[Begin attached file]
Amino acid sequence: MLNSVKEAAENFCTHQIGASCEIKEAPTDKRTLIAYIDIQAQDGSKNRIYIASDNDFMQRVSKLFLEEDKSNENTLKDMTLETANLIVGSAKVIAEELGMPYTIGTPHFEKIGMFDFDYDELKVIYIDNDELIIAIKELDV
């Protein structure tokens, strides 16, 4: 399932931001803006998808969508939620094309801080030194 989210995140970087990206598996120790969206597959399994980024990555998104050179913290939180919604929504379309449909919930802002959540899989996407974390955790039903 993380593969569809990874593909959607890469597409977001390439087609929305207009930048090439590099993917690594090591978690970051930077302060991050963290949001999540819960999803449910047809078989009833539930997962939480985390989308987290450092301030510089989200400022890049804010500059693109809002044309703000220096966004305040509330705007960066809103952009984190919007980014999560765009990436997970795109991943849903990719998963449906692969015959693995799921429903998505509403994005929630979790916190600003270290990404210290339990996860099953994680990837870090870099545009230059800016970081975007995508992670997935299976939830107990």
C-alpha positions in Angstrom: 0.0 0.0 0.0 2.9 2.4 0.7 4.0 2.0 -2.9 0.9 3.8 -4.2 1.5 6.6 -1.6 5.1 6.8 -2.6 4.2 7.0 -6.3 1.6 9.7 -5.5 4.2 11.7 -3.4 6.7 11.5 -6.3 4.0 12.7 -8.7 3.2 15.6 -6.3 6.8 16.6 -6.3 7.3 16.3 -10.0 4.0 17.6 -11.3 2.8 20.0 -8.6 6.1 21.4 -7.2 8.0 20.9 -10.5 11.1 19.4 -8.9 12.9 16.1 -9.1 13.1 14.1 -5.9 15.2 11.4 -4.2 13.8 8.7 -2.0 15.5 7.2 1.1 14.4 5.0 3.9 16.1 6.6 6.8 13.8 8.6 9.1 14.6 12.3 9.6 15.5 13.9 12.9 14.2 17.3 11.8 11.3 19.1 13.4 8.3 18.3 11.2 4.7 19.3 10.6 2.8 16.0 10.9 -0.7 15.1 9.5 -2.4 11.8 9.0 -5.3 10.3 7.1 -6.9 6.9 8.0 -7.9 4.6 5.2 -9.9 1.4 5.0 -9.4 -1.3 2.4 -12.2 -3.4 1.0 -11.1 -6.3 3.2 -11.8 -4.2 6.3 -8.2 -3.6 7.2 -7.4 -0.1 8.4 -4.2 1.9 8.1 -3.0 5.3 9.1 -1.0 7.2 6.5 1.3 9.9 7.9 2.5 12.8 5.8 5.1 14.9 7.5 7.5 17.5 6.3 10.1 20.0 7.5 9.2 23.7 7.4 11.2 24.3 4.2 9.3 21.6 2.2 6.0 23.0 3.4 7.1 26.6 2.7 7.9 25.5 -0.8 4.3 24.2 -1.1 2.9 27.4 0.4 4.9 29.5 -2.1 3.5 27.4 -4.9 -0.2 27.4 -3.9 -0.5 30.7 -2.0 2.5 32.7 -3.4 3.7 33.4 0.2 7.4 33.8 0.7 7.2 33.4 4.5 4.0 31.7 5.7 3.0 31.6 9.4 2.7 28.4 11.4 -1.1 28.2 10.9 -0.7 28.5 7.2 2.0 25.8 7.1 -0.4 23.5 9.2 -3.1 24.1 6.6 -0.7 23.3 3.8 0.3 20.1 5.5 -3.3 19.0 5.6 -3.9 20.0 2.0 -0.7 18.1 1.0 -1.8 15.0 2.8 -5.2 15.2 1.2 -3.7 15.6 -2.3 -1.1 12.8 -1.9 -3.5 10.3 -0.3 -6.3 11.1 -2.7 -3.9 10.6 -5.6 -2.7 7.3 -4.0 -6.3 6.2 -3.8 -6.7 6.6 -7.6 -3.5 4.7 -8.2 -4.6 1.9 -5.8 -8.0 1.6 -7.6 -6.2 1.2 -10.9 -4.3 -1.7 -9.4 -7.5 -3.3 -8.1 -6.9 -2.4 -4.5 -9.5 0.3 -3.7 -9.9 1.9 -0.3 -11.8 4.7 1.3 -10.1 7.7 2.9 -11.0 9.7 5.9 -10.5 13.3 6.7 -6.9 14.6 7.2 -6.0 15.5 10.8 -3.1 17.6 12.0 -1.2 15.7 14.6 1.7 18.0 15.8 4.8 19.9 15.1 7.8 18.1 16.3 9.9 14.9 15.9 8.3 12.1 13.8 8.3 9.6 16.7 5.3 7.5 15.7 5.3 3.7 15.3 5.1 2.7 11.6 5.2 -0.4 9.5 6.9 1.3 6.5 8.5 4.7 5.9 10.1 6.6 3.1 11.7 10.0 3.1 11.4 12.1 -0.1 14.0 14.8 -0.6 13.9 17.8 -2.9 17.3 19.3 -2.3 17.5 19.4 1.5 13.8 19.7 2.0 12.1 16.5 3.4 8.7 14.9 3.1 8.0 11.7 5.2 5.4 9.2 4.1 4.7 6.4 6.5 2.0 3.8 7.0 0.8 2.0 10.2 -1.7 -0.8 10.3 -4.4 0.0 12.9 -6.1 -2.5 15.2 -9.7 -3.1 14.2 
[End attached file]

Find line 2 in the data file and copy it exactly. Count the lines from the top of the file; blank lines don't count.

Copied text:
């Protein structure tokens, strides 16, 4: 399932931001803006998808969508939620094309801080030194 989210995140970087990206598996120790969206597959399994980024990555998104050179913290939180919604929504379309449909919930802002959540899989996407974390955790039903 993380593969569809990874593909959607890469597409977001390439087609929305207009930048090439590099993917690594090591978690970051930077302060991050963290949001999540819960999803449910047809078989009833539930997962939480985390989308987290450092301030510089989200400022890049804010500059693109809002044309703000220096966004305040509330705007960066809103952009984190919007980014999560765009990436997970795109991943849903990719998963449906692969015959693995799921429903998505509403994005929630979790916190600003270290990404210290339990996860099953994680990837870090870099545009230059800016970081975007995508992670997935299976939830107990």